E× ˆ n|plates = 0

(5)

B· ˆ n|plates = 0 ,

whichmodifythepossiblefrequenciesofthe fieldmodes. The

Casimir energy is, then, defined as the difference between the

vacuum energy with and without the material plates. How-

ever, since in both situations the vacuum energy is a divergent

quantity,we needto adopta regularizationprescriptiontogive

a physical meaning to such a difference. Therefore, a precise

definition for the Casimir energy is given by

ECas:= lim

s→0

??

∑

kα

1

2?ωk

?

I

−

?

∑

kα

1

2?ωk

?

II

?

,

(6)

where subscript I means a regularized sum and that the fre-

quencies are computed with the boundary conditions taken

into account, subscript II means a regularized sum but with

no boundaryconditions at all and s stands for the regularizing

parameter. This definition is well suited for plane geometries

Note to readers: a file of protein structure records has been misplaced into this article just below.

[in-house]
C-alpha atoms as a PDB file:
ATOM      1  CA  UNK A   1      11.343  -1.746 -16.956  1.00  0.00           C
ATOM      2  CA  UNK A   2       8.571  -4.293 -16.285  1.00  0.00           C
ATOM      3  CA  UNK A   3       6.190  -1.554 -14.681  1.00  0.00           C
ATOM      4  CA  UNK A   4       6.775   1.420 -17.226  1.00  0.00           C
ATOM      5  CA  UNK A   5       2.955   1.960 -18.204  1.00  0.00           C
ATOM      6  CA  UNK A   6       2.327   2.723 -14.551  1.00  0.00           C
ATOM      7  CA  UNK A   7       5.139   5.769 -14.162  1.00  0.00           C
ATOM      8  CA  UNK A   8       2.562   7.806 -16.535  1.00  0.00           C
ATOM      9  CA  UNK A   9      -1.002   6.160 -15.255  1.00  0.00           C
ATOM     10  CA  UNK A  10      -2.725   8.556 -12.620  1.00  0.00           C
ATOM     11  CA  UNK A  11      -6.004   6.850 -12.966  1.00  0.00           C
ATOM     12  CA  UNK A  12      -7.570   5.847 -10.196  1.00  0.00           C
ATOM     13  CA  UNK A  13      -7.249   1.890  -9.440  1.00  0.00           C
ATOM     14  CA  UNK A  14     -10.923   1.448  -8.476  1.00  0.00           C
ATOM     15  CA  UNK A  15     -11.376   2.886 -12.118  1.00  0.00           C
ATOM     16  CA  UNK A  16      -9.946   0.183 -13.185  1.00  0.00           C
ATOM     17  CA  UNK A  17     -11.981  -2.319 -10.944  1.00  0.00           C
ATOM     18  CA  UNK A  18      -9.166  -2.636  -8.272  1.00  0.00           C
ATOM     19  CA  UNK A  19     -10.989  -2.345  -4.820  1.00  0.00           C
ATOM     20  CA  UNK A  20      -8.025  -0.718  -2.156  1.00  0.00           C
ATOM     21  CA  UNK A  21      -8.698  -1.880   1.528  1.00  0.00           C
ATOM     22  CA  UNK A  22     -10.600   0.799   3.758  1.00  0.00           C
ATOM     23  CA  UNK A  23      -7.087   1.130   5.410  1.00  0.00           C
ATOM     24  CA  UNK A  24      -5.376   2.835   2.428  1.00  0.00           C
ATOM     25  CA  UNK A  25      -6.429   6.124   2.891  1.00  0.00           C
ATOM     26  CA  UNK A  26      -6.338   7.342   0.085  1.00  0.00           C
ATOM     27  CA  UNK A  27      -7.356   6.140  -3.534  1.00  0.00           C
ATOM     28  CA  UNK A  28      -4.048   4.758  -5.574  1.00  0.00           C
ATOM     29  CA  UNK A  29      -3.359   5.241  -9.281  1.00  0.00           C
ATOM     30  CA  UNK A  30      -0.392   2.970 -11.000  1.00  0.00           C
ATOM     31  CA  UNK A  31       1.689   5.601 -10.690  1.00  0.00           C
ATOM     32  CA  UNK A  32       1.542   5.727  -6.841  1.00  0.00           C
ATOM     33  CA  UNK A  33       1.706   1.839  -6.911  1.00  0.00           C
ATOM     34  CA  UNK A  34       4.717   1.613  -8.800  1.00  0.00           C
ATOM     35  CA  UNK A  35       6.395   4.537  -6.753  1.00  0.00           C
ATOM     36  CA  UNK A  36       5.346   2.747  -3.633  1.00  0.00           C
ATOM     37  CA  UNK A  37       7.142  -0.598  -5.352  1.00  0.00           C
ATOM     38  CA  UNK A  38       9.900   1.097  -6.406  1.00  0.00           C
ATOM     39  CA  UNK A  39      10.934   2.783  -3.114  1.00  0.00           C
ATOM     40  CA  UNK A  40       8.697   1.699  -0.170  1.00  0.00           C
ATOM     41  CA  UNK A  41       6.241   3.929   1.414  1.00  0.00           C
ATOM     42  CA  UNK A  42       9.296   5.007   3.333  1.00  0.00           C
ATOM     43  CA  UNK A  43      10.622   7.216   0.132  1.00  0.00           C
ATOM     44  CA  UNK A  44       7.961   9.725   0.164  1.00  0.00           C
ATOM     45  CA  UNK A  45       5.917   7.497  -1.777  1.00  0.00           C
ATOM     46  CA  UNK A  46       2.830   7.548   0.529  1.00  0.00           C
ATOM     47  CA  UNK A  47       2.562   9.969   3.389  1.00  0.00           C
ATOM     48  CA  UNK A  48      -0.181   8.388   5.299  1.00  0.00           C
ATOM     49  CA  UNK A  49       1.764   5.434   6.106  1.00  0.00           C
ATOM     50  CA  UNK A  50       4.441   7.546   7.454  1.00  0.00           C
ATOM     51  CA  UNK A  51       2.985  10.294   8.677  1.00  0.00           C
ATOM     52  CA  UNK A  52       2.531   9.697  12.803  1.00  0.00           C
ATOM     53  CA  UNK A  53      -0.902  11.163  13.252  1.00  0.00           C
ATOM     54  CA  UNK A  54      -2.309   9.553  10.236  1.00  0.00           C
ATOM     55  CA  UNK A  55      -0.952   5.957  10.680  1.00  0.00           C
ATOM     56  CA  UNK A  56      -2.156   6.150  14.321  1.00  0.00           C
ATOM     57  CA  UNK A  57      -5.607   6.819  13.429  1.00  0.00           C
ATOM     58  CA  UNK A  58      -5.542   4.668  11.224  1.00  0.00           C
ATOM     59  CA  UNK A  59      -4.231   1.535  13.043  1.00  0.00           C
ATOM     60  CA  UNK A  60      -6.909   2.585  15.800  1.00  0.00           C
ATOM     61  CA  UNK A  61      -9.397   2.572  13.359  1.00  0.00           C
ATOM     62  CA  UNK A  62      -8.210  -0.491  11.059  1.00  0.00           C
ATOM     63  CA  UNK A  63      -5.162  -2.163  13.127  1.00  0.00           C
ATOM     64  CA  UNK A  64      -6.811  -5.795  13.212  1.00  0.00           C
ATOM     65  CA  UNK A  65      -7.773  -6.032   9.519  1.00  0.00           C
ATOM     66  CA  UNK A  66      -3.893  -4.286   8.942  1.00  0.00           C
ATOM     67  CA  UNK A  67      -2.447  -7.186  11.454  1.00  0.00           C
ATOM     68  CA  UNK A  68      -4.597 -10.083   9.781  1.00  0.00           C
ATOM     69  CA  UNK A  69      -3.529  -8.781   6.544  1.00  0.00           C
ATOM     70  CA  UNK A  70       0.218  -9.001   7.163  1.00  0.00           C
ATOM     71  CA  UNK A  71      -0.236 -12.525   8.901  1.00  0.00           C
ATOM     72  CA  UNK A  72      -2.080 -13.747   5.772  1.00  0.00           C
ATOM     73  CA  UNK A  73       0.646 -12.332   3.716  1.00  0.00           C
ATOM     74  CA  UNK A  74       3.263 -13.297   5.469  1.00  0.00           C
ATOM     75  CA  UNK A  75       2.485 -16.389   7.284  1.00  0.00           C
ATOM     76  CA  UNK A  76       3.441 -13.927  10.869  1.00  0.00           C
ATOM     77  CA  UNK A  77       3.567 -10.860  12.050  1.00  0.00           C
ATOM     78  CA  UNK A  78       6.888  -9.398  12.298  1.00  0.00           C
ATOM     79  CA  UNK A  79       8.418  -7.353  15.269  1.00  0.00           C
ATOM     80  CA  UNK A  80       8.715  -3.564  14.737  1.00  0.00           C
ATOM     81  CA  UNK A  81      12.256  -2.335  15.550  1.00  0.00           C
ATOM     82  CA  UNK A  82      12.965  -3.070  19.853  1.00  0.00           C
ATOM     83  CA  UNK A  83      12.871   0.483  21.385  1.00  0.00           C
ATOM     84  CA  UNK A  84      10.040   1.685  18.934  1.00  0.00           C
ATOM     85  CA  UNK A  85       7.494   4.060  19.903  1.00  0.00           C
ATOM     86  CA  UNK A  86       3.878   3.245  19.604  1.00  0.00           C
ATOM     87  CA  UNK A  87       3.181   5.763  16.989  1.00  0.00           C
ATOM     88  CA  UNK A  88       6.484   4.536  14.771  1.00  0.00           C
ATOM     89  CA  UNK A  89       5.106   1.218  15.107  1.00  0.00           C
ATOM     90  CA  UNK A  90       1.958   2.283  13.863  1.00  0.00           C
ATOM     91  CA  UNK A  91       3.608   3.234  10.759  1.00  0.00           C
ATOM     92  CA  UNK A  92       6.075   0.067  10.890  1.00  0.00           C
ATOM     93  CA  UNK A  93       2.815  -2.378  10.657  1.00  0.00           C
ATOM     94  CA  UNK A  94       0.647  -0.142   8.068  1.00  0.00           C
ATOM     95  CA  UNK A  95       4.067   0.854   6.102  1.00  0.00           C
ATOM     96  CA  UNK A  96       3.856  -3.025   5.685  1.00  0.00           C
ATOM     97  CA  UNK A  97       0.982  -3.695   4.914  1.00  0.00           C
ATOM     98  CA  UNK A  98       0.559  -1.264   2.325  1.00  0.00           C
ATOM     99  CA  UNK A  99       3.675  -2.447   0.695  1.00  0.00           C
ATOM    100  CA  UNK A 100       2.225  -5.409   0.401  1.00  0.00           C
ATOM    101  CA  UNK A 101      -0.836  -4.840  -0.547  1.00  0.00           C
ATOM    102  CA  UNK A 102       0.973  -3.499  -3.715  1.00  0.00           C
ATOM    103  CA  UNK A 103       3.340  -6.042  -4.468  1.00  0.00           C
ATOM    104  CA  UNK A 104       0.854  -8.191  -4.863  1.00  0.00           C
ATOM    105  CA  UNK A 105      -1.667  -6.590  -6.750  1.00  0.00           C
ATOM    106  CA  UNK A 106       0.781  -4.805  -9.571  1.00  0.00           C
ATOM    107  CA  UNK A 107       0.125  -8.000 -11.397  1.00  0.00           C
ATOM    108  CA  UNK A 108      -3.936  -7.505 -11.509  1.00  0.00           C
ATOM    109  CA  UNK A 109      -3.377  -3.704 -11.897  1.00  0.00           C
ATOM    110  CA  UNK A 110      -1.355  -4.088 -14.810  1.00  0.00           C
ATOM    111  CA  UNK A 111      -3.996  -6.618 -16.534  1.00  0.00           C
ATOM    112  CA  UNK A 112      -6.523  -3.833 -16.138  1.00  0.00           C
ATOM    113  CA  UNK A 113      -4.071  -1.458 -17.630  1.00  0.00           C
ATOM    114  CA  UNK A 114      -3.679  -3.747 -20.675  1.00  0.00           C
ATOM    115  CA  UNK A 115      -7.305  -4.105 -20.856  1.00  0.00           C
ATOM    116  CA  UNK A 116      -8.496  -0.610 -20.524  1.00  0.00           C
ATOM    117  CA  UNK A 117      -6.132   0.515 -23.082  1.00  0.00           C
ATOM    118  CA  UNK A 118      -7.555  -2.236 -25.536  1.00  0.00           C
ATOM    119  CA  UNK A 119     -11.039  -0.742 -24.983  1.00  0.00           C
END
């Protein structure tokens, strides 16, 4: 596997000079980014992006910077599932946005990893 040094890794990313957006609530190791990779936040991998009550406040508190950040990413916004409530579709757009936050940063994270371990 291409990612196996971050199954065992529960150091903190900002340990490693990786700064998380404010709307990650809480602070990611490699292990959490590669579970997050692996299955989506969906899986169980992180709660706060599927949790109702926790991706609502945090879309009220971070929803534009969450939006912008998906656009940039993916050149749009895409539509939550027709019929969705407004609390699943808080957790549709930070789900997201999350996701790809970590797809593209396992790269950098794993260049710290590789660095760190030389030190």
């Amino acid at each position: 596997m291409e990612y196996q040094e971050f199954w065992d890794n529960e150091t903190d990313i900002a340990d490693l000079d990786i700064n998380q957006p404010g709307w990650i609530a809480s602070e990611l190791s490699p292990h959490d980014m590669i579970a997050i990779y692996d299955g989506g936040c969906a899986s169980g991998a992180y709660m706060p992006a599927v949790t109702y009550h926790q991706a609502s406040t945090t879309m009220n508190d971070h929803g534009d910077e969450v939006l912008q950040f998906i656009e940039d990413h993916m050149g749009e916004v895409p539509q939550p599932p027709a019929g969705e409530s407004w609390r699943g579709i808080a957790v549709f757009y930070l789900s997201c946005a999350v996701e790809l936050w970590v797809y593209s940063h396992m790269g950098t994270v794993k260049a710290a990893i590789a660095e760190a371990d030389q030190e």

like that analyzed by Casimir in his original work. In more

complexsituations, like those involvingspherical shells, there

are some subtleties that are beyond the purposes of this intro-

ductoryarticle (the self-energyof a spherical shell dependson

its radius while the self-energy of a pair of plates is indepen-

dent of the distance between them).

Observe that, in the previous definition, we eliminate the

regularization prescription only after the subtraction is made.

Of course, there are many different regularizationmethods. A

quite simple but very efficient one is achieved by introducing

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et al.

a high frequency cut off in the zero-point energy expression,

as we shall see explicitly in the next section. This procedure

can be physically justified if we note that the metallic plates